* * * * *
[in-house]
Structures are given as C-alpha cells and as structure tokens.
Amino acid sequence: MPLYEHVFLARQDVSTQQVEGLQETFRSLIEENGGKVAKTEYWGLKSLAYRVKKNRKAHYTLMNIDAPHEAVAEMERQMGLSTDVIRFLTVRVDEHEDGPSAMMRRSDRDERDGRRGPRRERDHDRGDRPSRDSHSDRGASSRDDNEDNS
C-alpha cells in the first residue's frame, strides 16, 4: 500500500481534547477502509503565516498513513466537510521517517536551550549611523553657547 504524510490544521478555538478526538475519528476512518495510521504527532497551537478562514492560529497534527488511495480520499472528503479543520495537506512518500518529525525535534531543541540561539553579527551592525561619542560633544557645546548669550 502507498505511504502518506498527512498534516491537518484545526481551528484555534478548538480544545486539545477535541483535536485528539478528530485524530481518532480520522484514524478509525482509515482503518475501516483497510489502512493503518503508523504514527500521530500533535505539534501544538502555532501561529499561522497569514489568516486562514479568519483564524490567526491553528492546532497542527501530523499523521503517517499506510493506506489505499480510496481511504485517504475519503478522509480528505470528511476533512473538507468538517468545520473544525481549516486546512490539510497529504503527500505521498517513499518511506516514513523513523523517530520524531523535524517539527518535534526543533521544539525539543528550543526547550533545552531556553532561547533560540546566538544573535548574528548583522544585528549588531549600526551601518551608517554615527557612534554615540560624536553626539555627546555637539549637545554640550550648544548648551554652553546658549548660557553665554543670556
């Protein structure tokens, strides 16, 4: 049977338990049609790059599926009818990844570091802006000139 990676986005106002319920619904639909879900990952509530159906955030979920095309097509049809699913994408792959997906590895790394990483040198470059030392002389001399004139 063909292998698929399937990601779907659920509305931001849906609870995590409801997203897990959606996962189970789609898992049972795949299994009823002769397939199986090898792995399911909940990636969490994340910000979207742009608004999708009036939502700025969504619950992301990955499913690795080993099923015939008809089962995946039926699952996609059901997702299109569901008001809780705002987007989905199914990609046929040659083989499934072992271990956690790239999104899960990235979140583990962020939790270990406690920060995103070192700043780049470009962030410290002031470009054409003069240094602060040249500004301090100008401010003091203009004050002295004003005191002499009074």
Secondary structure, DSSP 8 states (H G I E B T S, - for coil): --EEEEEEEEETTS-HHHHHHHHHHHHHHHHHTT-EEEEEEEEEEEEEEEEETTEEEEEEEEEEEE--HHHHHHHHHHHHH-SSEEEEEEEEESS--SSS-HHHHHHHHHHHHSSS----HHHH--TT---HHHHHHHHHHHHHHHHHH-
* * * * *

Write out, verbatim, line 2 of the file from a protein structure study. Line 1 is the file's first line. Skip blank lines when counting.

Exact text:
Structures are given as C-alpha cells and as structure tokens.